The Model Search system consists of multiple trainers, a search algorithm, a transfer learning algorithm and a database to store the various evaluated models. The system runs both training and evaluation experiments for various ML models (different architectures and training techniques) in an adaptive, yet asynchronous, fashion. While each trainer conducts experiments independently, all trainers share the knowledge gained from their experiments. At the beginning of every cycle, the search algorithm looks up all the completed trials and uses beam search to decide what to try next. It then invokes mutation over one of the best architectures found thus far and assigns the resulting model back to a trainer.
The performance of machine learning (ML) models depends both on the learning algorithms, as well as the data used for training and evaluation.
Machine LearningThe performance of machine learning (ML) models depends both on the learning algorithms, as well as the data used for training and evaluation. The role of the algorithms is well studied and the focus of a multitude of challenges, such as SQuAD, GLUE, ImageNet, and many others. In addition, there have been efforts to also improve the data, including a series of workshops addressing issues for ML evaluation. In contrast, research and challenges that focus on the data used for evaluation of ML models are not commonplace. Furthermore, many evaluation datasets contain items that are easy to evaluate, e.g., photos with a subject that is easy to identify, and thus they miss the natural ambiguity of real world context. The absence of ambiguous real-world examples in evaluation undermines the ability to reliably test machine learning performance, which makes ML models prone to develop “weak spots”, i.e., classes of examples that are difficult or impossible for a model to accurately evaluate, because that class of examples is missing from the evaluation set.
To address the problem of identifying these weaknesses in ML models, we recently launched the Crowdsourcing Adverse Test Sets for Machine Learning (CATS4ML) Data Challenge at HCOMP 2020 (open until 30 April, 2021 to researchers and developers worldwide). The goal of the challenge is to raise the bar in ML evaluation sets and to find as many examples as possible that are confusing or otherwise problematic for algorithms to process. CATS4ML relies on people’s abilities and intuition to spot new data examples about which machine learning is confident, but actually misclassifies.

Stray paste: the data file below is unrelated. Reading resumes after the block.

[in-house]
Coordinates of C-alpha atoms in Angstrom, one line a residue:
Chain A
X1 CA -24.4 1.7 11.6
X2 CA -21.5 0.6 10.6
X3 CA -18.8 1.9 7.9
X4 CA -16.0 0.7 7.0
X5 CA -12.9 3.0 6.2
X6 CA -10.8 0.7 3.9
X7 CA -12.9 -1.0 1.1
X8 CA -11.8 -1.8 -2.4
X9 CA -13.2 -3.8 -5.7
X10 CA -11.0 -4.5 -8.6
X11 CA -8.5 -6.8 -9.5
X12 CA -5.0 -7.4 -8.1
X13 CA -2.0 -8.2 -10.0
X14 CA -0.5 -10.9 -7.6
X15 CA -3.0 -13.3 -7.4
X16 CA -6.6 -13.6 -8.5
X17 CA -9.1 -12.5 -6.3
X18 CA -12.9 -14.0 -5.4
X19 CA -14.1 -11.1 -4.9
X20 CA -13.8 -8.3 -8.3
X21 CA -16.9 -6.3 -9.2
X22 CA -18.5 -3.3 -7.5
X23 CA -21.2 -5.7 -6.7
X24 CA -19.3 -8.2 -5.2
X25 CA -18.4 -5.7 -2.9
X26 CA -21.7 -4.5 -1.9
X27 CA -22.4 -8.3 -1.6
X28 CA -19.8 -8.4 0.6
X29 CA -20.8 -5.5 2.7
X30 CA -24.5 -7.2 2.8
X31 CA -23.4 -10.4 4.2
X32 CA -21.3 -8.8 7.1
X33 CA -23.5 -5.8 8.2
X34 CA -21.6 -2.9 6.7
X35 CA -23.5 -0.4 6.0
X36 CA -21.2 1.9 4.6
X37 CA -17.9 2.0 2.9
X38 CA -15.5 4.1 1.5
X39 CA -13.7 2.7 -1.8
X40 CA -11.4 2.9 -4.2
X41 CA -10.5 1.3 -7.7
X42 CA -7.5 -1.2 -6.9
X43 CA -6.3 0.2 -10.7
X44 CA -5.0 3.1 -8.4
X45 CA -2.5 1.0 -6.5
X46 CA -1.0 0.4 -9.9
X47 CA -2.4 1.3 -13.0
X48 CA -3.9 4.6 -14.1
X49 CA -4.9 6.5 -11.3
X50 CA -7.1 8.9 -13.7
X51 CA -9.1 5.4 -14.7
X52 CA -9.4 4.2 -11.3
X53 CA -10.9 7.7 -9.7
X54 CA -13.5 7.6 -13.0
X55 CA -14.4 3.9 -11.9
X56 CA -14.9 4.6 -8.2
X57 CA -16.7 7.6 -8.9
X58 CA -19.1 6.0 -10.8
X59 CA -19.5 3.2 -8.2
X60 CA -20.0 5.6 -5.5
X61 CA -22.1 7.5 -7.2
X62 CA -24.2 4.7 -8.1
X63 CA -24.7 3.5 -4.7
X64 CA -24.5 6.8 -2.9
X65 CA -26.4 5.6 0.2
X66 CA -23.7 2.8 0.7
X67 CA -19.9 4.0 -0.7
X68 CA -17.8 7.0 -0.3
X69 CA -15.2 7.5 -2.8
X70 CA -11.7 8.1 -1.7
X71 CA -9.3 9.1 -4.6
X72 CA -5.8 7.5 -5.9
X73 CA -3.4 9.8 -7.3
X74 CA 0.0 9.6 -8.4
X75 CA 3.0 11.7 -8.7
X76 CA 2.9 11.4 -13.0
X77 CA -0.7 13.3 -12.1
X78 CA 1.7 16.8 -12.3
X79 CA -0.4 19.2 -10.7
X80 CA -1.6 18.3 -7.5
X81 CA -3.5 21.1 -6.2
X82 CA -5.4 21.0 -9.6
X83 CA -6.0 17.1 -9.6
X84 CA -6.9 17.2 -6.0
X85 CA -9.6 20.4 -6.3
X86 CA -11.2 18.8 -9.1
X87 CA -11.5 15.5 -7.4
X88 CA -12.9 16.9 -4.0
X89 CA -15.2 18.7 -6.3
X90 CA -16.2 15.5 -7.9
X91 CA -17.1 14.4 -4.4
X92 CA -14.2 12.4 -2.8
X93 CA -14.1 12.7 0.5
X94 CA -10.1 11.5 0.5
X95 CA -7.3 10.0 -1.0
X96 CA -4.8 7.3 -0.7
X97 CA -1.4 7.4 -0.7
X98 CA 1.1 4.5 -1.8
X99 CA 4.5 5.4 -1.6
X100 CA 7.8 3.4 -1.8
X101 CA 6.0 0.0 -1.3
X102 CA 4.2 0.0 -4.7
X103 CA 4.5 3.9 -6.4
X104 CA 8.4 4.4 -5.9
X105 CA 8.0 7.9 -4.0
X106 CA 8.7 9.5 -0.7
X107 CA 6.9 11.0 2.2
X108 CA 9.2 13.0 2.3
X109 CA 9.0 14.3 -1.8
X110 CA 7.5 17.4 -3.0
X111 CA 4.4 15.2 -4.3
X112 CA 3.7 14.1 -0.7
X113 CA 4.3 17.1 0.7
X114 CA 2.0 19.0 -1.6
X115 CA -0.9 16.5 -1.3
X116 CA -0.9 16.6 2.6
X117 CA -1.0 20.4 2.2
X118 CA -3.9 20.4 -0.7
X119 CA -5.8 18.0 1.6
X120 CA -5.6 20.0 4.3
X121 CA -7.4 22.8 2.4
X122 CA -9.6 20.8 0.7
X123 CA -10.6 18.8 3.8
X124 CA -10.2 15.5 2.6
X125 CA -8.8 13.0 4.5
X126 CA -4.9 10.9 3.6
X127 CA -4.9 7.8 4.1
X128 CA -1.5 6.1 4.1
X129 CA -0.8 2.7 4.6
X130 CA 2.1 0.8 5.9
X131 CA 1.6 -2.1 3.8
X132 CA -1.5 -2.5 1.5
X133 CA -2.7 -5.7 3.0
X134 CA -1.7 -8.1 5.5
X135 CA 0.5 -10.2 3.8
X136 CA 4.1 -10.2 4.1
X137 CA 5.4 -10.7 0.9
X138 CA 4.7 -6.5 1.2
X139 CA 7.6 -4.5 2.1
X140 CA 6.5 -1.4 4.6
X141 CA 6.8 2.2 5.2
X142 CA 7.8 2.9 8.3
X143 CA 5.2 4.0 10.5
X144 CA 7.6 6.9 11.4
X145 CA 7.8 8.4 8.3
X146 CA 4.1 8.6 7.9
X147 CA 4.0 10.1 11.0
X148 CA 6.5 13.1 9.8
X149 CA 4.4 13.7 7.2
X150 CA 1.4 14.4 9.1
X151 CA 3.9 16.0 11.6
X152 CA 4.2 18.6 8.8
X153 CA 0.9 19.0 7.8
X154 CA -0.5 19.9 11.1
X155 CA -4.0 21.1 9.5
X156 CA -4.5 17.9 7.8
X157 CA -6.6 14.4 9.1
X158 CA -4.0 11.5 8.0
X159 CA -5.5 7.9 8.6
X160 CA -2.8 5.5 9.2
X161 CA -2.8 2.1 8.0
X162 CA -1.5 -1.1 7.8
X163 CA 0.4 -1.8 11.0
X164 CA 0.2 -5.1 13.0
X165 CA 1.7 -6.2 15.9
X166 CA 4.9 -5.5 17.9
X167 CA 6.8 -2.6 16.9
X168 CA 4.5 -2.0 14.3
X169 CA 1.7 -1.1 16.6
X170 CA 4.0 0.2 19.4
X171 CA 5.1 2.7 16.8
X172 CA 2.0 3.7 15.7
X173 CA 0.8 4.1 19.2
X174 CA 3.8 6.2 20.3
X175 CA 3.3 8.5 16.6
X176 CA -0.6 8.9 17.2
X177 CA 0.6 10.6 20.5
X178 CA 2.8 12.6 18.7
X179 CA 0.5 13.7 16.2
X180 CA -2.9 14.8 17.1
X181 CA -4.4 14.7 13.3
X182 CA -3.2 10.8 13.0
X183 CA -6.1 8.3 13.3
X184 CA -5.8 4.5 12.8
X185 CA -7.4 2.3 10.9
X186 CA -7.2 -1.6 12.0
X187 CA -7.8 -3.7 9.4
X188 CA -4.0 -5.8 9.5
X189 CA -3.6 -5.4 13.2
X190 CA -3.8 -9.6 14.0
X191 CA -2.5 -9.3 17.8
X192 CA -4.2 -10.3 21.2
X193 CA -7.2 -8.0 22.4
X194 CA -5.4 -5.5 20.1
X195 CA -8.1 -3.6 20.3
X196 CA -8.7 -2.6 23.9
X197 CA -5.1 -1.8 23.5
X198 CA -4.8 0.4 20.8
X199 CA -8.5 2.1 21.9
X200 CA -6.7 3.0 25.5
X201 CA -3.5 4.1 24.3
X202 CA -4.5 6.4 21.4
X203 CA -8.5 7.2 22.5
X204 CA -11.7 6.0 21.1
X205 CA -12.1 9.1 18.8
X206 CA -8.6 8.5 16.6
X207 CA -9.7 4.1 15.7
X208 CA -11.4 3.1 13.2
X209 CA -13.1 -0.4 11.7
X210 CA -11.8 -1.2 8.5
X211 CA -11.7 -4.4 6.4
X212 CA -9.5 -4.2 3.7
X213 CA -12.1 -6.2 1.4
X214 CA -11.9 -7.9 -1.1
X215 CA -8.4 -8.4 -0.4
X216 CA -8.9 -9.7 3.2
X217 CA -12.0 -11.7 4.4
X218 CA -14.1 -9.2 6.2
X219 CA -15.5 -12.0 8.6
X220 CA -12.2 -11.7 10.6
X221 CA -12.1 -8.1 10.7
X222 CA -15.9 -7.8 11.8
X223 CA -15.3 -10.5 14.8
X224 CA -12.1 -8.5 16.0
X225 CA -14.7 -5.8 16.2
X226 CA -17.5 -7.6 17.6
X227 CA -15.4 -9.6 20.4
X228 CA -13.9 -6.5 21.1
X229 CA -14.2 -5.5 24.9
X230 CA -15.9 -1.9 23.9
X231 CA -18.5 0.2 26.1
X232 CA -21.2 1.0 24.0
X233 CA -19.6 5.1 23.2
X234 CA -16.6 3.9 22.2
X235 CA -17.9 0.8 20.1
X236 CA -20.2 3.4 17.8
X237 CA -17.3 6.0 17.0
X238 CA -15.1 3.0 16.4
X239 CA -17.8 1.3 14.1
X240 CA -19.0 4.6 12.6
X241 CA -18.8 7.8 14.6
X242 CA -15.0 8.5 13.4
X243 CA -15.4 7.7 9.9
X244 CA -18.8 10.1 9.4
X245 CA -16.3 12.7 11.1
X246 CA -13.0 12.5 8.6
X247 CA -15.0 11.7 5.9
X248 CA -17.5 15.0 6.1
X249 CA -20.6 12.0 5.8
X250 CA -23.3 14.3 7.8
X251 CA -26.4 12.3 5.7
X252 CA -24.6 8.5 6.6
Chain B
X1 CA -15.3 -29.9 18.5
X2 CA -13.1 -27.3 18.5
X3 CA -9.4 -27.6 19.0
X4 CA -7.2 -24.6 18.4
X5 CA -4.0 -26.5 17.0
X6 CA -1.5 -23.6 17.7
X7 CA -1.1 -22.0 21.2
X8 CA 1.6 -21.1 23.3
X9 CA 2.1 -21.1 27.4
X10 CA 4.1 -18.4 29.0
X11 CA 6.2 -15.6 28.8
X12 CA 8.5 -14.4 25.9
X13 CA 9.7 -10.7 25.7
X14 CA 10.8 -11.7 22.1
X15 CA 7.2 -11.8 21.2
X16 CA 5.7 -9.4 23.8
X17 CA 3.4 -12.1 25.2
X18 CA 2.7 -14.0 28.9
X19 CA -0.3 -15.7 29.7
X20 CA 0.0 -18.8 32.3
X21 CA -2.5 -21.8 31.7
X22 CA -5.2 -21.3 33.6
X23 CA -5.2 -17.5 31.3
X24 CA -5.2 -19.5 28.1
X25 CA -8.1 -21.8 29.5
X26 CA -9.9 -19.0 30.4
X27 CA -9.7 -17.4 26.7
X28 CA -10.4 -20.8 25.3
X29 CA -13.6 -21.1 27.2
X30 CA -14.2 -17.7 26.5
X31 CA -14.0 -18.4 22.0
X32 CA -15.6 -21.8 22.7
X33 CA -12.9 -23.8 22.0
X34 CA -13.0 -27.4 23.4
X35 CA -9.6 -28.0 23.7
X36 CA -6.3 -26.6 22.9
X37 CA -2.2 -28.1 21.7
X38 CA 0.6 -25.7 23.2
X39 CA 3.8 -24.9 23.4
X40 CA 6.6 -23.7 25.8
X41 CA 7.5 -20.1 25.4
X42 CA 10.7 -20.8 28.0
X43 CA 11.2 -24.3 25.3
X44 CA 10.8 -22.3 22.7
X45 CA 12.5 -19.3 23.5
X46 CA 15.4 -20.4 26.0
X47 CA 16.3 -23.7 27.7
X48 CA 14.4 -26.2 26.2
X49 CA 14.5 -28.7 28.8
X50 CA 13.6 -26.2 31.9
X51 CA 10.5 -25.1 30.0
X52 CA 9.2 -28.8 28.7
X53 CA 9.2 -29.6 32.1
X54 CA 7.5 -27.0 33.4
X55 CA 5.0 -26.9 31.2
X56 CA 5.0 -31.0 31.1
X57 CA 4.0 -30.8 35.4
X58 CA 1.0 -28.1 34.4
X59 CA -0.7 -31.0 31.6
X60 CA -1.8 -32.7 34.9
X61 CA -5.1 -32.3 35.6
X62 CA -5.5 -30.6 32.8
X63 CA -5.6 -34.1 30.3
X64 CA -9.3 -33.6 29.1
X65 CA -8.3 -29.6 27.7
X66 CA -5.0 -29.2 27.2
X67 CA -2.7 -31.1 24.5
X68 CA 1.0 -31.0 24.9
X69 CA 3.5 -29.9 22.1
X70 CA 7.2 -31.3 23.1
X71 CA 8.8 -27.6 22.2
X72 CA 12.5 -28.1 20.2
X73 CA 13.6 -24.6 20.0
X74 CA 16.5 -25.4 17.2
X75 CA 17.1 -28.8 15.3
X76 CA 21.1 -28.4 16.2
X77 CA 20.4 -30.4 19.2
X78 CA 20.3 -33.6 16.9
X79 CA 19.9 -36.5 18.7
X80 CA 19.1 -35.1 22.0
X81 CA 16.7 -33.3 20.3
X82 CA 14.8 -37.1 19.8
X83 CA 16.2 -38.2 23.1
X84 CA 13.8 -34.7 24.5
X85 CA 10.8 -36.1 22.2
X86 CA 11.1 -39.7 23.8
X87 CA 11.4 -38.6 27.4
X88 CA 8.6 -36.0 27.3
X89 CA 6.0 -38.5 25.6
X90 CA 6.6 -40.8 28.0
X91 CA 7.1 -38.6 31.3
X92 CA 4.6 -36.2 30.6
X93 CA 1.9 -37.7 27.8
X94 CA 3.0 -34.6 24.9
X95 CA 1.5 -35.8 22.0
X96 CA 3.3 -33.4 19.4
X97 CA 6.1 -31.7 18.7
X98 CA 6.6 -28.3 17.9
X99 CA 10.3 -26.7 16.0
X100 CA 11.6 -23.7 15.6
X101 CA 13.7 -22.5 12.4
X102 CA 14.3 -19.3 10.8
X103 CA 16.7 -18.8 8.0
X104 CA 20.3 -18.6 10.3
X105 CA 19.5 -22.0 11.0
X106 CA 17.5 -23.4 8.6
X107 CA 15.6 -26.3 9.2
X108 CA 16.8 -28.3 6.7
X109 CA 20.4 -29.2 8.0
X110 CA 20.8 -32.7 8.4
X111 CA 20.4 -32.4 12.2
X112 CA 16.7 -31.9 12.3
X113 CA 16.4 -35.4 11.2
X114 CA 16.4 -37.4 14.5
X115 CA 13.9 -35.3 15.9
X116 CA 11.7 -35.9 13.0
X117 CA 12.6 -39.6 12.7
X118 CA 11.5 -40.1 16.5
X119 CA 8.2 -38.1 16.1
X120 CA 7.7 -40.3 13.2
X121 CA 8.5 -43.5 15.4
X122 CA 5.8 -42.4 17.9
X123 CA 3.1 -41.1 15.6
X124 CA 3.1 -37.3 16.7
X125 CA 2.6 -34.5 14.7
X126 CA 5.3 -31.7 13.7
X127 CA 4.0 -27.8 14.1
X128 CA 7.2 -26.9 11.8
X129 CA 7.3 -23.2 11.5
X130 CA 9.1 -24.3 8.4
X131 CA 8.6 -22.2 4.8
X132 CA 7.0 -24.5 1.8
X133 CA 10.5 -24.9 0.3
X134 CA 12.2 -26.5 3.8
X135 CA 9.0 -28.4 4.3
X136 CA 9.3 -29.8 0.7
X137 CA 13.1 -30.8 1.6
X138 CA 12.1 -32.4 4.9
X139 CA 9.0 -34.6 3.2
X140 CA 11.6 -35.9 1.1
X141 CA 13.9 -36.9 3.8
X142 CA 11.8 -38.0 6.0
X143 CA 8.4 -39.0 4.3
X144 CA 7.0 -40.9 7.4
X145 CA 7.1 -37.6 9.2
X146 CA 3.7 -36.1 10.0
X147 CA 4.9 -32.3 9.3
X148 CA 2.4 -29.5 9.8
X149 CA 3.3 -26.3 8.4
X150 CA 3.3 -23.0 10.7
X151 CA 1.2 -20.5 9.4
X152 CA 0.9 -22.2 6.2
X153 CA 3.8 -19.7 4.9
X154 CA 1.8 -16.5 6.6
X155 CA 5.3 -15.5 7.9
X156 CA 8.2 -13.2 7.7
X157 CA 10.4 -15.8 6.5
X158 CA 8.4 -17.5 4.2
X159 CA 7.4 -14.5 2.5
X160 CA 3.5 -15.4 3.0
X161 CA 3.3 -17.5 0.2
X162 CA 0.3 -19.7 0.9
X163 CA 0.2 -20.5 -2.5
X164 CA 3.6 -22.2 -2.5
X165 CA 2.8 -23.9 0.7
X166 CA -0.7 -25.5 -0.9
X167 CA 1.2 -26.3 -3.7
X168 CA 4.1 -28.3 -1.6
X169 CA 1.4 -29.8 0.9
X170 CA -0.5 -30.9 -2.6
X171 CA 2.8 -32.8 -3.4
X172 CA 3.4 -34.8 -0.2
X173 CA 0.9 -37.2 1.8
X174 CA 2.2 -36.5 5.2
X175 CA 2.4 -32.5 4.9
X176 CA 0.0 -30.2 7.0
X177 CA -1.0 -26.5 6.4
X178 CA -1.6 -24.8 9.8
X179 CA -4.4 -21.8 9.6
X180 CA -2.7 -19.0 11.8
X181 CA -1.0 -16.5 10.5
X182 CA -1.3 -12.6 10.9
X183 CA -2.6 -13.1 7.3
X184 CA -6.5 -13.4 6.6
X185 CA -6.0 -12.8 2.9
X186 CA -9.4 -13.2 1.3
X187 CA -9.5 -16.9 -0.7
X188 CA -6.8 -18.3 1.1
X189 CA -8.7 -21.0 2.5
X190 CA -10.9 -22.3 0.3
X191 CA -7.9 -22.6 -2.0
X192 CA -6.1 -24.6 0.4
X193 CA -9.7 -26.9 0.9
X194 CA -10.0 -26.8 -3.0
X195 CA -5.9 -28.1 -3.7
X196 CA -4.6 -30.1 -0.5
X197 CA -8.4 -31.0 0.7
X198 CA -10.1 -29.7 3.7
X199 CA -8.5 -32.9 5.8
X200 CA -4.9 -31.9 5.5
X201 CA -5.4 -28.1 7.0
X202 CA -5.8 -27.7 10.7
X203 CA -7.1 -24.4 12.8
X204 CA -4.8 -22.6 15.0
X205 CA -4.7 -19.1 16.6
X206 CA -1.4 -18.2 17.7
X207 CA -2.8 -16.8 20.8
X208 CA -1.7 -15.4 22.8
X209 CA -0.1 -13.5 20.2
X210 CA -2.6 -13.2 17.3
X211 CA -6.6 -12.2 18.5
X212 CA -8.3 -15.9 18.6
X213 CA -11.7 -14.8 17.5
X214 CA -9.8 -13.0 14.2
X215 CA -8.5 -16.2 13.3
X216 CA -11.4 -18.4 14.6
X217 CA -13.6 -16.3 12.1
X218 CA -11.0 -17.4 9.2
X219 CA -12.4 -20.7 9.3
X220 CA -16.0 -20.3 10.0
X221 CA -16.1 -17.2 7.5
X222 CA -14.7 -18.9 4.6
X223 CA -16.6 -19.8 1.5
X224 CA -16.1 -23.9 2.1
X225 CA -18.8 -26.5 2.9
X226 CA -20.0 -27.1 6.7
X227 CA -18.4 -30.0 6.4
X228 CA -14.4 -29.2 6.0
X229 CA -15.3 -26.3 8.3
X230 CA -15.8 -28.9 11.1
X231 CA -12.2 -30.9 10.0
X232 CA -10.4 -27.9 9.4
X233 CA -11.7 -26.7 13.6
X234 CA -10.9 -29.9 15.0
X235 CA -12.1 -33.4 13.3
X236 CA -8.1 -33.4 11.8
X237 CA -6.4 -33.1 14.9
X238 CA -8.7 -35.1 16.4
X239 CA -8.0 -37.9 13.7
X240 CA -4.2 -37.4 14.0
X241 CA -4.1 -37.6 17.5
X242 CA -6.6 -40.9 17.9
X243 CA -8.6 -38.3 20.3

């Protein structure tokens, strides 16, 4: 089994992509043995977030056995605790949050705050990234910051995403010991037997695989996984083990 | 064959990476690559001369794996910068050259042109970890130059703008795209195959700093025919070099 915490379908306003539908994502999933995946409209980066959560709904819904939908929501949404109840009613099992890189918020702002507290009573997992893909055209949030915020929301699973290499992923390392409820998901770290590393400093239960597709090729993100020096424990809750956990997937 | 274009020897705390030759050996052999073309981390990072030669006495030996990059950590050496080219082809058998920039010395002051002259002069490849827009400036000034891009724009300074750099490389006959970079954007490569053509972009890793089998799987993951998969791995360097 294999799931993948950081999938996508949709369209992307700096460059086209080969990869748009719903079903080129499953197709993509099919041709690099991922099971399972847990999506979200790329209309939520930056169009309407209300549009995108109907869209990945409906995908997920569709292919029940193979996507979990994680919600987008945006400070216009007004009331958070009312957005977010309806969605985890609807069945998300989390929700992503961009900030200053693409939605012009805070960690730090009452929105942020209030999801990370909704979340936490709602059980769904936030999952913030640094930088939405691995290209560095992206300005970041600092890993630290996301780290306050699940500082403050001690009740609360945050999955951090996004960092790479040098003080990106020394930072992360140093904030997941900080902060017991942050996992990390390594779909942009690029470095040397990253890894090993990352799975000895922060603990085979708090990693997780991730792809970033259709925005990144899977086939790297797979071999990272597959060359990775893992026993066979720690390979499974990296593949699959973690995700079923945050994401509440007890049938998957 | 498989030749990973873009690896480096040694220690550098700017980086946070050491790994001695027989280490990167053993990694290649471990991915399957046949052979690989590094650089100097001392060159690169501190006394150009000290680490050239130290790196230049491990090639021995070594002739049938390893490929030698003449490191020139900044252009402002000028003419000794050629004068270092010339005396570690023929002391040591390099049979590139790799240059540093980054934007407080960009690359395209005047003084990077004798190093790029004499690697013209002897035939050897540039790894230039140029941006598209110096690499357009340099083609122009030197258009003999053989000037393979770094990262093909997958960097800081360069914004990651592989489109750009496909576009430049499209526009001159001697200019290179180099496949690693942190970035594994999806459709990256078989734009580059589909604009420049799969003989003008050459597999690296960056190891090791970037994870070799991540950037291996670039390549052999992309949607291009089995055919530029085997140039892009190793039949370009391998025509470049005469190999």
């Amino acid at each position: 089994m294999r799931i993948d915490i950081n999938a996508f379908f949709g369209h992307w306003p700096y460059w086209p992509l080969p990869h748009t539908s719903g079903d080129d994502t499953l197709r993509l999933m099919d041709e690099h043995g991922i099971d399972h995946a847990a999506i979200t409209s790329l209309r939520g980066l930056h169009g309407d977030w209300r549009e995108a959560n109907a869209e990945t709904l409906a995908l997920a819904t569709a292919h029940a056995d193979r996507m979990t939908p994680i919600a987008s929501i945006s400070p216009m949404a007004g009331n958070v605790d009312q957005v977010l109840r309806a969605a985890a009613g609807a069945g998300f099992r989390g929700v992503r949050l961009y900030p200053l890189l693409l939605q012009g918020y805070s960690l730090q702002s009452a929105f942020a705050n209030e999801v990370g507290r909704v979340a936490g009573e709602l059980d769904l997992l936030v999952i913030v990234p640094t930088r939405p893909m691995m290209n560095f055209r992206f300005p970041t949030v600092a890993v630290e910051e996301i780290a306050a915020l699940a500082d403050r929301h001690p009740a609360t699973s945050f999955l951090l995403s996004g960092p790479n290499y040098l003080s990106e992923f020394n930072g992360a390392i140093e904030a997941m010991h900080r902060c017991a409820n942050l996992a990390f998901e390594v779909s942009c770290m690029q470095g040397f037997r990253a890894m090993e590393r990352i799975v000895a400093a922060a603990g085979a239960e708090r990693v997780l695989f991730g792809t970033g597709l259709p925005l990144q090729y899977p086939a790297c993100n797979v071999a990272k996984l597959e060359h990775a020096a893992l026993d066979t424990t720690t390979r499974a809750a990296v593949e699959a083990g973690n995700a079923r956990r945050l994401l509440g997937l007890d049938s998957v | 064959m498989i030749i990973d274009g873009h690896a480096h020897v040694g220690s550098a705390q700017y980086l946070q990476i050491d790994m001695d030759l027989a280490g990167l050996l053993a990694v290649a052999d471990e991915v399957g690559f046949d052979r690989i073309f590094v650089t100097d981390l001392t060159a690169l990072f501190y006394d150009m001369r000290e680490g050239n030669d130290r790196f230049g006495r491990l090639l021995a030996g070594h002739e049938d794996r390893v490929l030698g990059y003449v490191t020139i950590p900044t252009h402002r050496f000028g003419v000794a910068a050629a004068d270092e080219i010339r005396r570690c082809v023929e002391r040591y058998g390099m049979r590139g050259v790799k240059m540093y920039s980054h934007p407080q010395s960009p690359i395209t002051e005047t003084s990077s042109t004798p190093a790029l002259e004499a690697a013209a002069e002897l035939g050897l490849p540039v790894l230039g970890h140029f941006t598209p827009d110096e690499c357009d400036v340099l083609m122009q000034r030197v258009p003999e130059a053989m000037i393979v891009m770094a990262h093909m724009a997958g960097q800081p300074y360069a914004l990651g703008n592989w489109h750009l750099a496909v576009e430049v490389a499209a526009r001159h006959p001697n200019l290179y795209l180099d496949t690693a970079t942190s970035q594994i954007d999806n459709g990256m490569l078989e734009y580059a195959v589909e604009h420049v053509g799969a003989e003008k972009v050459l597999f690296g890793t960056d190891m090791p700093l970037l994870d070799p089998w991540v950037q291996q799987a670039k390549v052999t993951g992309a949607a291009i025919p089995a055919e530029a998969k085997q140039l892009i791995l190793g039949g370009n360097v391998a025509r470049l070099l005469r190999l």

Hyperautomation – A step beyond Robotic Process Automation (RPA)
Automation has become one of the most important technologies for digital enterprises. Robotic process automation (RPA) tools have made its way to almost every organization to make process automation easier.
Prior to RPA, organizations have relied on complex code for automation, but RPA has made it easier to implement and adopt. RPA bots work like a human using user interfaces (UIs) of common application like SAP, Salesforce, Service Desk and Microsoft Office.
But RPA is limited to automate only simple tasks with predefined rules and structured data. This leads to the automation in silos and limited to repetitive tasks. There is a need of more mature and advanced solution to automate critical tasks. Gartner’s report on Top 10 Technology Trends for 2020 has mentioned one such technology, Hyperautomation.
What is Hyperautomation?
According to Gartner, “Hyperautomation refers to an effective combination of complementary sets of tools that can integrate functional and process silos to automate and augment business processes.”
We at AutomationEdge are excited about Hyperautomation as it aligns with our vision of work.
Hyperautomation is built on few key technologies like RPA, process mining, process discovery, iBPMS, iPaaS and low code. Hyperautomation suggests achieving digital supremacy with process optimization, integration and automation.
Digital businesses need to scale automation enterprise-wide to remain competitive. Gartner sees it as an unavoidable state for businesses and need a change in strategy to achieve it.
Scope of automation:
With Hyperautomation, scope of automation changes from rule-based repetitive tasks to more complex, long-running process. Businesses need to connect more dots to achieve end-to-end automation.
Range of tools:
RPA is not enough anymore, companies need to integrate more tools and technologies like machine learning and artificial intelligence to achieve greater results.
Cross-functional initiative and integration is needed to achieve an end-to-end automation. Departmental tools and their integrations will play an important role.
Hyperautomation will explode the automation capabilities of the organizations. It will enable organizations breaking the inter-functional boundaries and achieve end-to-end automation. Hyperautomation will automate the processes which thought to be the work of domain experts only. It will enable adaptive and intelligence processes which will select the next best course of action instead of same repetitive activities.